and a pair of wire snips.
Snip off the “shoulder” corners of the hanger where the wire bends up into the “collar” area of the hanger. Then snip through the bottom, flat section of wire at about the same distance in from the corner as your top snip was made.
You’ll get a piece that looks kind of like an airplane wing.
Use the wire snips to bend the wing into a classic staple shape. Adjust the width of the staple according to what you need to secure in the ground. If your estimates of length were wildly off, trim the ends with the snips or re-bend.
Garden staples are infinitely useful. Use them to hold down plastic or paper mulches, landscape fabric, soaker or drip irrigation hoses, or individual plant cloches cut from milk jugs or soda bottles. They are also great for pinning down plants that you are propagating thorough layering.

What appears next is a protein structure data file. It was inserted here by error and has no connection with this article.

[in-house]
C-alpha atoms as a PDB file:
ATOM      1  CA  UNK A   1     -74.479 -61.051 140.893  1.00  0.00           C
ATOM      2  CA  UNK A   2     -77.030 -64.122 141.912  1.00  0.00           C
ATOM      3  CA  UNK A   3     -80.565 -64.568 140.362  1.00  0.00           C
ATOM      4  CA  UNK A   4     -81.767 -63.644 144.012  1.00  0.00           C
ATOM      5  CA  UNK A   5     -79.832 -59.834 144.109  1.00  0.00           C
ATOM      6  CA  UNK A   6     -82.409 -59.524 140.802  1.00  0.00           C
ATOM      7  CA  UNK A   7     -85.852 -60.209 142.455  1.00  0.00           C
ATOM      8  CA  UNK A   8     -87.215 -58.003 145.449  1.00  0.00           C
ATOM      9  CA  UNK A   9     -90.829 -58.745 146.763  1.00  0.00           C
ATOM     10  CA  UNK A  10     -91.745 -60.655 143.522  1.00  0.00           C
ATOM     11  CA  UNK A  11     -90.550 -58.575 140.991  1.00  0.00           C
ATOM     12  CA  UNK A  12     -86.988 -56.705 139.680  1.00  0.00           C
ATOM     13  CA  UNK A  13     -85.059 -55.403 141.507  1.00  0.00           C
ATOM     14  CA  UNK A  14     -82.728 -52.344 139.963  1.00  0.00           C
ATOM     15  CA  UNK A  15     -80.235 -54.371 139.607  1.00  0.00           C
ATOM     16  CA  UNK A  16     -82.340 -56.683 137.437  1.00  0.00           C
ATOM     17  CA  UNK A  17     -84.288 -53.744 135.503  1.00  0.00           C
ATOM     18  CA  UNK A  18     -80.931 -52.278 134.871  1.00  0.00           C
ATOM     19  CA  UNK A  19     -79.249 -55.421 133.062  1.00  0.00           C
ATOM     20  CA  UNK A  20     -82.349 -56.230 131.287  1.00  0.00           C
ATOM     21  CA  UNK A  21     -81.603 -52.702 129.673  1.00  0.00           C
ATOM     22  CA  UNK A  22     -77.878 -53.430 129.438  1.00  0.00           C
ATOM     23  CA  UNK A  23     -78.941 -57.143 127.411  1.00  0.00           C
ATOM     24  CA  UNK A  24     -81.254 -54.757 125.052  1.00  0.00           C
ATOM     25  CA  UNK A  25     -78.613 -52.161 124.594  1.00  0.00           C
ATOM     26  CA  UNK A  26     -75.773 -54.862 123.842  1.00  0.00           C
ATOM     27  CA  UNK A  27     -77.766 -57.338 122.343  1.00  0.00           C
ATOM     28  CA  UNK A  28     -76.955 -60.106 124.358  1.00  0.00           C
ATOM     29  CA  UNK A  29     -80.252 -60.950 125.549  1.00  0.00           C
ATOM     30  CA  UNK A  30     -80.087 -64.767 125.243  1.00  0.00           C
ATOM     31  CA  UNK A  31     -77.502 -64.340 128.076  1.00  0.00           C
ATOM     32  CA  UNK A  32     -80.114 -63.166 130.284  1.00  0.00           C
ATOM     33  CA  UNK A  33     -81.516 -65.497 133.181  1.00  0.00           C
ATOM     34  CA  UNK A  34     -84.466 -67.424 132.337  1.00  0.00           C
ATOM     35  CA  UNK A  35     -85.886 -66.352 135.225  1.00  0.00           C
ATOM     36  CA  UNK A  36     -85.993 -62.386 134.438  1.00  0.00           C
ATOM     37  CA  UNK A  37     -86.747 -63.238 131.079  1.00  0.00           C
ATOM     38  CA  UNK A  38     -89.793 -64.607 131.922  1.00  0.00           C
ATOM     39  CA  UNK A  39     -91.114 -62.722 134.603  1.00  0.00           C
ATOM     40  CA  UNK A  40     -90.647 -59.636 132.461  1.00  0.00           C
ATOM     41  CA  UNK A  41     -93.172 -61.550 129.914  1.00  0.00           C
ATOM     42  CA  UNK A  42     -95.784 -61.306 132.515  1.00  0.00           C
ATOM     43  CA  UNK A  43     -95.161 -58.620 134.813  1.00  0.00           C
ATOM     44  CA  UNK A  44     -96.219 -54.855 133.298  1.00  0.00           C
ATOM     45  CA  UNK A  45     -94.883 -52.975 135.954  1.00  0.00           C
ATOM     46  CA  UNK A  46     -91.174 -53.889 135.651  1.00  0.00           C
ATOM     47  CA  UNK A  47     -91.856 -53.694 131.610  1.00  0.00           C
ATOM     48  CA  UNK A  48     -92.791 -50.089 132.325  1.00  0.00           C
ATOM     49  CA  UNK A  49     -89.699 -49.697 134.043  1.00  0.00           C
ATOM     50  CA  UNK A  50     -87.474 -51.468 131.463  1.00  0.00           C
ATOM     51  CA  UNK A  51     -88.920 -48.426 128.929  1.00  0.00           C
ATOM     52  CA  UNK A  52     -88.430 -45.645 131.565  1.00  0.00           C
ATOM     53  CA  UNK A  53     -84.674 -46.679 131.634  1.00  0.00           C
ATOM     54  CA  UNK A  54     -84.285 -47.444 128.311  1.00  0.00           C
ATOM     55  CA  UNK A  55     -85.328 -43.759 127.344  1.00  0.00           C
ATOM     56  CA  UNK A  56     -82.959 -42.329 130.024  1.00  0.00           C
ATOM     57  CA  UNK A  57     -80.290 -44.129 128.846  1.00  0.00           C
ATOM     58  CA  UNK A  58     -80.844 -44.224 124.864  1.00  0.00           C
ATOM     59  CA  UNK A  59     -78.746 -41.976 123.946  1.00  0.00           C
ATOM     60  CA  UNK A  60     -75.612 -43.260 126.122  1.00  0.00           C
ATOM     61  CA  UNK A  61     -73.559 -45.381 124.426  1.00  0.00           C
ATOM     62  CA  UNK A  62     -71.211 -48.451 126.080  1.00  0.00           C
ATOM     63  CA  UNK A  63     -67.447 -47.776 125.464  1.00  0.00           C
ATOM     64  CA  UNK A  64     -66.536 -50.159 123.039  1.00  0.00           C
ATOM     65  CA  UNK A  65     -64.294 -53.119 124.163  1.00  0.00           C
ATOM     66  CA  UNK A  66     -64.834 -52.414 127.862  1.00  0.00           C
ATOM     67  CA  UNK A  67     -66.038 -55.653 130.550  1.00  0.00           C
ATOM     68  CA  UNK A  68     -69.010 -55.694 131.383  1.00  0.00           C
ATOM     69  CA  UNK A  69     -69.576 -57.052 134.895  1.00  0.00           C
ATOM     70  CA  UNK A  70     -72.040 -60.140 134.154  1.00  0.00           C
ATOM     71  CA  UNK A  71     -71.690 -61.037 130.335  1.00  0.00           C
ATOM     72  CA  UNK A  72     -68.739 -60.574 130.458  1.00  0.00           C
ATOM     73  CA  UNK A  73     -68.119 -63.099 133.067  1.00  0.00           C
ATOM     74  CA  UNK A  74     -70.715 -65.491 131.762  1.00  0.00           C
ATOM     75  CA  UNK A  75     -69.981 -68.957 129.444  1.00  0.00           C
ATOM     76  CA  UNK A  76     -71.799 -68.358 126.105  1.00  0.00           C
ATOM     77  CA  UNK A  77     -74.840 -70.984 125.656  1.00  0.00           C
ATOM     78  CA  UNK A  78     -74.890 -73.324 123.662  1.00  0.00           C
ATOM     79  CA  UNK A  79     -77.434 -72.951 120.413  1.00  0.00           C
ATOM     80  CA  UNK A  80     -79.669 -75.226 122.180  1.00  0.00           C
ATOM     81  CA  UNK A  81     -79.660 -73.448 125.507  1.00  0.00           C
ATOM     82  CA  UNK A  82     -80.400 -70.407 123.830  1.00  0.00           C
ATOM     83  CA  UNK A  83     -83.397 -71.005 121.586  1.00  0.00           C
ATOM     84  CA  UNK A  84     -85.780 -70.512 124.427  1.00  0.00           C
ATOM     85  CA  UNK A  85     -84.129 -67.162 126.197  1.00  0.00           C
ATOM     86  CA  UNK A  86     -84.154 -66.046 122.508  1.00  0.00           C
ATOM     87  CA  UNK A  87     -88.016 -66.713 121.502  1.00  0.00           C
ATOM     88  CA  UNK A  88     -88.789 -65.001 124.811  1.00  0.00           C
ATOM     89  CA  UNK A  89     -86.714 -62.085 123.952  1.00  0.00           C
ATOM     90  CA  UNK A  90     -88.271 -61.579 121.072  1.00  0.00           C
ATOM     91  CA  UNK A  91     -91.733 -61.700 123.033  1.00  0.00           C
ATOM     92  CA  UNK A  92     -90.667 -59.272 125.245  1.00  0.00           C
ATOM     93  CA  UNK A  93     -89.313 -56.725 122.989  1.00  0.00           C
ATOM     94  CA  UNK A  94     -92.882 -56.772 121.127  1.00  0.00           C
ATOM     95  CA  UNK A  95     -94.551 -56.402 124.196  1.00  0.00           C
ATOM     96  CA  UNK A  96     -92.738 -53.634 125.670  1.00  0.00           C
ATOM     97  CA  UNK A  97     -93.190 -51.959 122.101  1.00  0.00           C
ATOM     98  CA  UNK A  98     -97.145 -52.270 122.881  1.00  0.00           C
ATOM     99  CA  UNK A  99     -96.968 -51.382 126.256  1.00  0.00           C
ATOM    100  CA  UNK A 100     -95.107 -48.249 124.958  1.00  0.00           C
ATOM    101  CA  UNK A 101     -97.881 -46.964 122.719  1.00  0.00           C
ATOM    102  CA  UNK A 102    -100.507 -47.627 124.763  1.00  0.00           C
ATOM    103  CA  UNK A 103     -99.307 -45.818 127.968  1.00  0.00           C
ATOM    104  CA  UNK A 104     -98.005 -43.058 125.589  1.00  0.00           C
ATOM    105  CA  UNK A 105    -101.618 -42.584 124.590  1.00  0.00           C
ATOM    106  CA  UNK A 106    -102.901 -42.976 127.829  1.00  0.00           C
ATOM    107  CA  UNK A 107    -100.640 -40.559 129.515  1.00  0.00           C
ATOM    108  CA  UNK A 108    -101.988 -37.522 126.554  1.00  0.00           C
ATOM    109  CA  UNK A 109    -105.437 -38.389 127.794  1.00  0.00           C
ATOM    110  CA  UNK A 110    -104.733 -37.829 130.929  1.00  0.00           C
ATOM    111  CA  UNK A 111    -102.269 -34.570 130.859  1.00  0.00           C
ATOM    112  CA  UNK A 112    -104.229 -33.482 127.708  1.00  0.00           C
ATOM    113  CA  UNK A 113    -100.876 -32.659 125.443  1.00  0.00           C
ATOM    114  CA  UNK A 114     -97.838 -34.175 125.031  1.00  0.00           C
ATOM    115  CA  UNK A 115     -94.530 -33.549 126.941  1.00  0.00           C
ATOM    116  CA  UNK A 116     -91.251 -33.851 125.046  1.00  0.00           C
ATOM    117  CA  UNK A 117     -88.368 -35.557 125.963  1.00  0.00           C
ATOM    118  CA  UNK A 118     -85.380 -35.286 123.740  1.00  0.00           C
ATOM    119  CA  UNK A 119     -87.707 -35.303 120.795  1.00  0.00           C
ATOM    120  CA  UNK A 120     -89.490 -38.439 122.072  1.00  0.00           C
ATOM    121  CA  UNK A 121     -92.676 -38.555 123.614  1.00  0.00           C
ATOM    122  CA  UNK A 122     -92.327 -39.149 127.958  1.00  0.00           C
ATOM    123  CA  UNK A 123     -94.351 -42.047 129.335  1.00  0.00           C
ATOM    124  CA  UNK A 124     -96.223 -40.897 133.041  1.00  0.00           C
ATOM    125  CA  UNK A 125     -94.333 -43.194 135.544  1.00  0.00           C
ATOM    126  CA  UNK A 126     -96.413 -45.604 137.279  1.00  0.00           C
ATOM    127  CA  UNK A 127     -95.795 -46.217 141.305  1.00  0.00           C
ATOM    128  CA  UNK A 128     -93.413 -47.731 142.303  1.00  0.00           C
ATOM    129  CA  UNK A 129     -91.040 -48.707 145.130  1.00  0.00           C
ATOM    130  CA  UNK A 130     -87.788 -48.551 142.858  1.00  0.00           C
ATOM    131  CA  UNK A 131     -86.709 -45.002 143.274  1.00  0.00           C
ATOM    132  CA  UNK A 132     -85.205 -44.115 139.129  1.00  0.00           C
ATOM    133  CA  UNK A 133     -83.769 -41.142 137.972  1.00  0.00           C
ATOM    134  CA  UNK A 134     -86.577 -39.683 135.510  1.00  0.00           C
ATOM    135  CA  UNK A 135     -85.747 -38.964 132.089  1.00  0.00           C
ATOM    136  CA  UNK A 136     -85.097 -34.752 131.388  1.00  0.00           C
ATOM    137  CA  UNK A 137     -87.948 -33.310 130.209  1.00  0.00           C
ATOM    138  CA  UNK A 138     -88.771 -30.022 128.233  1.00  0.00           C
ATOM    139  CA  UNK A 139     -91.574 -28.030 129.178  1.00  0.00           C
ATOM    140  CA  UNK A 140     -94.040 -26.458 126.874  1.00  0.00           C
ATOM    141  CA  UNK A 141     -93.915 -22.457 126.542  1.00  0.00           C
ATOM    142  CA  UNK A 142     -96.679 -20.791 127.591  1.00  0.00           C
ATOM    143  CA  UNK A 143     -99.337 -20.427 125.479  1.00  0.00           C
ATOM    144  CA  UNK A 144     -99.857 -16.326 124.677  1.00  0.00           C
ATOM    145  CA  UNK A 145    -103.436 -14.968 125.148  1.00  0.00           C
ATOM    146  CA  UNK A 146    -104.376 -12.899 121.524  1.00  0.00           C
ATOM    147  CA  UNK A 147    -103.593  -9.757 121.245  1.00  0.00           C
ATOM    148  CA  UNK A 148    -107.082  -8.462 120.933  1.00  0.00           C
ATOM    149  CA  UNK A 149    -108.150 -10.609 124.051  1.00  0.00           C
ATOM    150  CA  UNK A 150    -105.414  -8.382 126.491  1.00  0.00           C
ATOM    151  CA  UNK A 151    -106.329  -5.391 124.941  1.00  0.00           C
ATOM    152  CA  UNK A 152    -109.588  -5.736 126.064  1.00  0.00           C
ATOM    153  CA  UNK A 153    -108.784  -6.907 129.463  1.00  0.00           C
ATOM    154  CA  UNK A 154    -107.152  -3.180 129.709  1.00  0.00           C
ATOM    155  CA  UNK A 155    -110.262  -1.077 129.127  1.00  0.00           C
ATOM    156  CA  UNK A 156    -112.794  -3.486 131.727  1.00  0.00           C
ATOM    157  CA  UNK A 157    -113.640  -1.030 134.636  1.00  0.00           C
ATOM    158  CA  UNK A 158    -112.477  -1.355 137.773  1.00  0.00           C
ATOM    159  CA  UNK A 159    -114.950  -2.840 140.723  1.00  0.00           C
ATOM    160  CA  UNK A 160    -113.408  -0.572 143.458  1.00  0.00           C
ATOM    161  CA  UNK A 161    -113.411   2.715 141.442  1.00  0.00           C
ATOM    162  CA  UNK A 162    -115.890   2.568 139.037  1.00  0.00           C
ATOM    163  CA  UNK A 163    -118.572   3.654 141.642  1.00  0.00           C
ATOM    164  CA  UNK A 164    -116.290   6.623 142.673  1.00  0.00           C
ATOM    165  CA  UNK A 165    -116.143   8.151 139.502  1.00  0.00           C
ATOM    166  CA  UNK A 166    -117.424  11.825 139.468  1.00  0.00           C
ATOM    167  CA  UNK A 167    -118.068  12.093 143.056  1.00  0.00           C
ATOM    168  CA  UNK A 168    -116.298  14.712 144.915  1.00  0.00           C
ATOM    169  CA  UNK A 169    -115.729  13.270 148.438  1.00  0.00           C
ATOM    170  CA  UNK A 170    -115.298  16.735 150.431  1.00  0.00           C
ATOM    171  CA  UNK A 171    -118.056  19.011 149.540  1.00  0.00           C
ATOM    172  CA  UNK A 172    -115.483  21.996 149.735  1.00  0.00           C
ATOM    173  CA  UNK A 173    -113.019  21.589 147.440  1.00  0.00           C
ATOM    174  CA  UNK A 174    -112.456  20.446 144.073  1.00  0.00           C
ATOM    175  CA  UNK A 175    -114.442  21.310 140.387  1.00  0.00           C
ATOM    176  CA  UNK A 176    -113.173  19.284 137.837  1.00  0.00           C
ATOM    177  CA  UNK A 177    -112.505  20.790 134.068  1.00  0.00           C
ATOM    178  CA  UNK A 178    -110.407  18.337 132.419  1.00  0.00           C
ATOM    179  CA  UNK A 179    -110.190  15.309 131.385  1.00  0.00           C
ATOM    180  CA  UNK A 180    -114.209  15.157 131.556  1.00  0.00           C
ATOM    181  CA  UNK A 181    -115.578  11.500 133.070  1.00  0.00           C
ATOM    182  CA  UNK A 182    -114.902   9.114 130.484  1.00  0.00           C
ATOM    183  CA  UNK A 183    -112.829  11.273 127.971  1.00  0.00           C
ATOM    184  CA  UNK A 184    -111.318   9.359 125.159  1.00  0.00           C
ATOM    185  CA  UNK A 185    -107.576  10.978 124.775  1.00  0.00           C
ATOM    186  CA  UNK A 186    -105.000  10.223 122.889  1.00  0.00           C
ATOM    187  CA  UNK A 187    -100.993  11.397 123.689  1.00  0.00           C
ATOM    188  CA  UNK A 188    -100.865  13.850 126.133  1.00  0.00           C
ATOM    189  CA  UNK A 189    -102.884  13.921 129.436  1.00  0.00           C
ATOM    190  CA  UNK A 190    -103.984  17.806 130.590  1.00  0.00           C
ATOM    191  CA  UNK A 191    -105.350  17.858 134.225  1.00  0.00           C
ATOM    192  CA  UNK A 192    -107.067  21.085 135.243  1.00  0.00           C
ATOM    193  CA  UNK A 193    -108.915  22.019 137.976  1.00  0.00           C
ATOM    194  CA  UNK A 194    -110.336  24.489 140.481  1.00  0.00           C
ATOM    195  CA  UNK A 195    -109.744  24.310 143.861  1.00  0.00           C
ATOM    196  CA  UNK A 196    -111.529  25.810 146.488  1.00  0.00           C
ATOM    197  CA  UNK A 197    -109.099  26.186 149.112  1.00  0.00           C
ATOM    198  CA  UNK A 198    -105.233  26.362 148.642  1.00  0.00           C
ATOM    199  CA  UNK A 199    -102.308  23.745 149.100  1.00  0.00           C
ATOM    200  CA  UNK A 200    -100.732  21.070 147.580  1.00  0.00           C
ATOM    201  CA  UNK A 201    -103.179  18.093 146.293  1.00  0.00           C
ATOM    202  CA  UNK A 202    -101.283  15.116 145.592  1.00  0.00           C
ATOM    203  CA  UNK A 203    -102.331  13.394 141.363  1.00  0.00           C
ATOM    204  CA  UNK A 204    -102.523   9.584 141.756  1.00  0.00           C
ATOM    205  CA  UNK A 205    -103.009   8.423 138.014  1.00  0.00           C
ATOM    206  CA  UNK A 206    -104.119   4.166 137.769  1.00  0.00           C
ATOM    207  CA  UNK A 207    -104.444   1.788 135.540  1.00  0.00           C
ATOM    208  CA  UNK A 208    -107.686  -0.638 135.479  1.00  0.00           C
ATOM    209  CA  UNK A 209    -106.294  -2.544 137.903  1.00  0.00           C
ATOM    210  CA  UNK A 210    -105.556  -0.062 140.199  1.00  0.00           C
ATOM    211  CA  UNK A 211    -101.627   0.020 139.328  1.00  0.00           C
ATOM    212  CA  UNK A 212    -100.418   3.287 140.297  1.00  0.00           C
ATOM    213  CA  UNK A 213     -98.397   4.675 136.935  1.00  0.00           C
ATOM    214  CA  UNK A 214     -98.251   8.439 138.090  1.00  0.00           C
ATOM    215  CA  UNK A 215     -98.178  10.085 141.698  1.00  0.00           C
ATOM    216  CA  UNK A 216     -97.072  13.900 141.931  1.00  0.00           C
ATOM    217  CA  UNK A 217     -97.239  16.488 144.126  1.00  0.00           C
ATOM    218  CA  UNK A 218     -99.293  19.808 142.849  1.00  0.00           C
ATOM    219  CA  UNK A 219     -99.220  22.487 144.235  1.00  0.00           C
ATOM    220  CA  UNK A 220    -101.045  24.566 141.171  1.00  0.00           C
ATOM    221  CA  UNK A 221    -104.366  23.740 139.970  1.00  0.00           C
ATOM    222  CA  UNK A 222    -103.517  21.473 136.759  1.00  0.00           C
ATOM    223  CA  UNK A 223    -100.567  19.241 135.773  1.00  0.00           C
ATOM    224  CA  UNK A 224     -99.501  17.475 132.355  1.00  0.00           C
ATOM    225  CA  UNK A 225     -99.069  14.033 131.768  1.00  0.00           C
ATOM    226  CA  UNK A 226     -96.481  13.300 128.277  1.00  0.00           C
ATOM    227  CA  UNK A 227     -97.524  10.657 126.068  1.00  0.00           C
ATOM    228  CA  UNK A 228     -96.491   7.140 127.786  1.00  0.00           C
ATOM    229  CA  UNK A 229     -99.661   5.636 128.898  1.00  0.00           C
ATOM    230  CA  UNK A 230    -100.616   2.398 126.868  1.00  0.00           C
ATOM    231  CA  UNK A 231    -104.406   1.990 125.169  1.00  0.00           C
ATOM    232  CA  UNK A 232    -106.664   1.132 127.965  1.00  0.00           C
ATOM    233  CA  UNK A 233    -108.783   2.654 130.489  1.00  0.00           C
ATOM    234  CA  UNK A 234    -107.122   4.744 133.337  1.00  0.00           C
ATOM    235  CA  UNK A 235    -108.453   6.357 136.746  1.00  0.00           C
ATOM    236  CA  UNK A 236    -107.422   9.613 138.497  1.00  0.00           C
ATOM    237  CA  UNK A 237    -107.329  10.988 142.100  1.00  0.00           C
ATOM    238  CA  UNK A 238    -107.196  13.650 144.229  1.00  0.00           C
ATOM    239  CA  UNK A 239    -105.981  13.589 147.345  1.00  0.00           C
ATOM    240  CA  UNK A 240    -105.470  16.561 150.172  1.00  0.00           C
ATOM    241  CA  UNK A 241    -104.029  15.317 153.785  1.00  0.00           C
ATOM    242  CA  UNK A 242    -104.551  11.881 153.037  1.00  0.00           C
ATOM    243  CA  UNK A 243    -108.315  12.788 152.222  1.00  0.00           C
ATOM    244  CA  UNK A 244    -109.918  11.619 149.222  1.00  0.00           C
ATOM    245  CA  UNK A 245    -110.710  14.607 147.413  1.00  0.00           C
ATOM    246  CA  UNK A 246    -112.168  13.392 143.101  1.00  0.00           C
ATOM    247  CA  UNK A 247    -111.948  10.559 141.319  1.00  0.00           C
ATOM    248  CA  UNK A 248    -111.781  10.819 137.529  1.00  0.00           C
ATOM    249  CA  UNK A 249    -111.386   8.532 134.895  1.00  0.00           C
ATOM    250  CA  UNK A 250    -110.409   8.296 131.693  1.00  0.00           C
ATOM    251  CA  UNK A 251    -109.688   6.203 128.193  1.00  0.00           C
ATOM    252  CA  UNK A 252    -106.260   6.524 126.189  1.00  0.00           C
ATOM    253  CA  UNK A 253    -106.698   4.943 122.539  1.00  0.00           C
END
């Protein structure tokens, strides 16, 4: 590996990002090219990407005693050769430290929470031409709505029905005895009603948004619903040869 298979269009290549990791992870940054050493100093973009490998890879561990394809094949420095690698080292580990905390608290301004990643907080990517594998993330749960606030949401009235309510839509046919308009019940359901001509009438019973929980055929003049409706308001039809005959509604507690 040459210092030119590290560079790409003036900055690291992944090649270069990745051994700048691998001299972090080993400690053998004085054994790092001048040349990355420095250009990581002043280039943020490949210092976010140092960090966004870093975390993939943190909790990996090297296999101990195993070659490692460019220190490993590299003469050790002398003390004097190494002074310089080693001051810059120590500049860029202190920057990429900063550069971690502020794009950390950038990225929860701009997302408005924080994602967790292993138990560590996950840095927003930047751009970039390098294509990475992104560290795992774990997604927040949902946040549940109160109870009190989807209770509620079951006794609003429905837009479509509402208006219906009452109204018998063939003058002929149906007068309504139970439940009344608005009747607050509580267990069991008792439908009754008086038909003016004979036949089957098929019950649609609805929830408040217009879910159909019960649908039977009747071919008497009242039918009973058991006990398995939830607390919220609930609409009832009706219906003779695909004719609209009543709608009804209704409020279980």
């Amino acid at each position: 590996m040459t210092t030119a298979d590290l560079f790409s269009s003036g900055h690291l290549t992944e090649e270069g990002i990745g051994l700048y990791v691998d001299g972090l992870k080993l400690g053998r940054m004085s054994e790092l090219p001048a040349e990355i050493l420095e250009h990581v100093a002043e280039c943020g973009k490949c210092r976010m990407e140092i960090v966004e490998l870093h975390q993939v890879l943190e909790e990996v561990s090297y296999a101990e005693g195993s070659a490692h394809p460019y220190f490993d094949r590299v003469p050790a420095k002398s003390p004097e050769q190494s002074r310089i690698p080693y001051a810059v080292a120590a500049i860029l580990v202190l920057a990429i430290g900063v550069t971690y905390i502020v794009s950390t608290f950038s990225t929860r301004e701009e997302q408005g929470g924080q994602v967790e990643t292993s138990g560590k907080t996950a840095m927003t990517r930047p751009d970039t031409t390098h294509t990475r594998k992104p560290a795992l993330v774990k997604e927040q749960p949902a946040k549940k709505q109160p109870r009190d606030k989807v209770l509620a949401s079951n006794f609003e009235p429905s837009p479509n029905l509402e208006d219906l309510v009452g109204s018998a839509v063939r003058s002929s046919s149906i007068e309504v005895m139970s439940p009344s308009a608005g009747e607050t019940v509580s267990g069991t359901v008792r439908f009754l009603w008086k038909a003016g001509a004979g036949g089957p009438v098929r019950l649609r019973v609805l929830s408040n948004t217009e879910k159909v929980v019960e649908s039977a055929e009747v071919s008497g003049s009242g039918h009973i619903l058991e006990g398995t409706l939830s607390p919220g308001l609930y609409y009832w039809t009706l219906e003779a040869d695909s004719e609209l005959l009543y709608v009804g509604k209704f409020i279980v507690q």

You can buy garden staples, of course, but in my experience the DIY hanger ones actually work better. The coating on the wire keeps them from rusting away to nothing as the store-bought kind tend to do after a few seasons. You can also adjust the height and width depending on your need. And if you happen to have the white coated hangers, staples made from those are much easier to find in the garden. Plus, they’re free!